A federal law that divests state and local authority over motor carriers that transport property does not prevent local governments from regulating the collection of solid waste mixed with recyclable materials, according to a ruling by a federal appeals court.
In 1994, Congress deregulated intrastate trucking operations through the following provision: “[A] State [or] political subdivision of a State … may not enact or enforce a law … related to a price, route or service of any motor carrier … with respect to the transportation of property.” 49 U.S.C. § 14501(c). But the lawmakers did not define “property.”
AGG Enterprises (AGG) hauls source-separated recyclable materials from businesses and hauls mixed waste from construction sites to a recovery facility. As much as 50 percent of AGG's mixed loads is nonrecyclable.
Washington County, Ore., and the city of Beaverton, Ore., oversee trash and mixed waste collection through exclusive franchises with area haulers. Neither jurisdiction regulates source-separated recyclables, and any generator may self-haul its waste. Franchisees hold certificates or licenses from the local jurisdictions for residential and commercial collections, and within their designated areas they must serve all generators. Both jurisdictions prohibit hauling trash or mixed waste without a license or certificate.
AGG began soliciting business from commercial generators of mixed waste in areas already served by franchised haulers who were upset with AGG's attempt to cherry-pick the lucrative commercial jobs. After the city cited AGG for unauthorized solid waste collection, the company applied for a license. Neither the county nor the city has awarded a new license in decades. An applicant for a county certificate must show that a proposed service area is unallocated or inadequately served.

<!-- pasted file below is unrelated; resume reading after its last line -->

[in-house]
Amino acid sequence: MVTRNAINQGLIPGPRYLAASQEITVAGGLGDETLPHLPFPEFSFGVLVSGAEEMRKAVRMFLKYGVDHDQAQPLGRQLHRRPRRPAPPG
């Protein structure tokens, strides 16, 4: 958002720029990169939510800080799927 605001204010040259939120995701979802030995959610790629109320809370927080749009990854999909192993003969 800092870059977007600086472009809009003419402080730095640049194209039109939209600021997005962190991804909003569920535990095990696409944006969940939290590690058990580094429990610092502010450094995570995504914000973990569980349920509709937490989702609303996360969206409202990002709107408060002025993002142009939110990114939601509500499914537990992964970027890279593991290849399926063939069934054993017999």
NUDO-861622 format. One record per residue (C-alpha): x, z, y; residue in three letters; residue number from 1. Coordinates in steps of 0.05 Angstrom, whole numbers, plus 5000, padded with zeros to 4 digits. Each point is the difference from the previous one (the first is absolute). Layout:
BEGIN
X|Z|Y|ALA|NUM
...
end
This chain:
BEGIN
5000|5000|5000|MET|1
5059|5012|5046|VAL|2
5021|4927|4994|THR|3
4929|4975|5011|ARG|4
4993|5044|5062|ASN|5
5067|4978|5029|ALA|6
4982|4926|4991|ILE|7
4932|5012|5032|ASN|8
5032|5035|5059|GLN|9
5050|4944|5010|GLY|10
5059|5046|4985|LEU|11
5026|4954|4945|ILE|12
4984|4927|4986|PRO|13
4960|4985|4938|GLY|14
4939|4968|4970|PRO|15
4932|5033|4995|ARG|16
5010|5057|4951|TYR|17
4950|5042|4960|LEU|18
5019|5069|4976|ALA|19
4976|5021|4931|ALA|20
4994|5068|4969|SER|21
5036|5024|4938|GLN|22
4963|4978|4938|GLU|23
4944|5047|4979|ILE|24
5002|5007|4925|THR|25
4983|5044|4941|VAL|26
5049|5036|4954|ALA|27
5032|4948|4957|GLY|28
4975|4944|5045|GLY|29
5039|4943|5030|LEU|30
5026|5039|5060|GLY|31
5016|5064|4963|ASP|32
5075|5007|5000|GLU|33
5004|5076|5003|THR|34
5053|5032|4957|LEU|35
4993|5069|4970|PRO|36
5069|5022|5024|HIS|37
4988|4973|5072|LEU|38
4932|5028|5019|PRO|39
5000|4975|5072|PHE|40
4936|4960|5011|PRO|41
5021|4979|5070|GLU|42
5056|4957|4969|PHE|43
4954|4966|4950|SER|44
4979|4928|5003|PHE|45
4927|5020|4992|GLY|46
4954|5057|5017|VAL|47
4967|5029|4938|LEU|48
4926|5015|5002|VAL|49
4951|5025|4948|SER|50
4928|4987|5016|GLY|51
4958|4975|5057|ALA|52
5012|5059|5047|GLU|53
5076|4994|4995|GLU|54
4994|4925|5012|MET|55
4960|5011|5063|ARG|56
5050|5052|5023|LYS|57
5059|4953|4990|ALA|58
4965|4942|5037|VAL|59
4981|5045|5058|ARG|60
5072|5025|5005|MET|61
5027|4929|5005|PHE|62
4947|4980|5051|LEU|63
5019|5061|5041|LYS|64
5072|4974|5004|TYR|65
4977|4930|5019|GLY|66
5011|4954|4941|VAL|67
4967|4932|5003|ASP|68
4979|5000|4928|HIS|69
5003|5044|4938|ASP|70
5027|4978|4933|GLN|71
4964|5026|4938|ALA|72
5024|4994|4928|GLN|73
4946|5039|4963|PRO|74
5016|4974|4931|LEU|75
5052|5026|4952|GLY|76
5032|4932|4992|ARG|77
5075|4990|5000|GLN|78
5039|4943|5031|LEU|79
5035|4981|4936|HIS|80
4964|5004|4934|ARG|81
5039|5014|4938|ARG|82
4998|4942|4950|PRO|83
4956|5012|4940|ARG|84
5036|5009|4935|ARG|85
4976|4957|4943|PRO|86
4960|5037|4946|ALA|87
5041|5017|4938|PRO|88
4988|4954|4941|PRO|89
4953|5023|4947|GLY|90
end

The city declined AGG's application.
AGG filed suit against the county and city in federal district court, which ruled that AGG is a “motor carrier,” that the recyclables mixed with the trash are “property” and that the 1994 federal law pre-empted the defendants' exclusive licensing schemes. The court permanently enjoined the defendants from limiting AGG's business.
The local governments, supported by friend-of-the-court briefs from local government organizations, appealed the ruling to the U.S. Court of Appeals for the Ninth Circuit, which rescinded the district court's injunction.
The opinion noted that federal law does not supersede local government authority, particularly in areas of strong and traditional local responsibility such as garbage collection, unless Congress makes such intent very clear. The appeals court referred to a statement in a Congressional report accompanying the legislation: “[T]he motor carrier … provision does not pre-empt … regulation of garbage and refuse collectors.”
Moreover, as the court saw it, even where a load contains some recyclable material, Congress expressed no desire to prevent localities from controlling the full contents.
Regrettably, the appeals court declined to decide the more difficult and fateful question: whether Congress intended to pre-empt local regulation of separated recyclables.
[AGG Enterprises v. Washington County, Ore., et al., No. 00-35449, 9th Cir., March 12, 2002]
The columnist is a Washington, D.C., attorney and serves as general counsel of the Solid Waste Association of North America.
The legal editor welcomes comments from readers. Contact Barry Shanoff via e-mail: [email protected].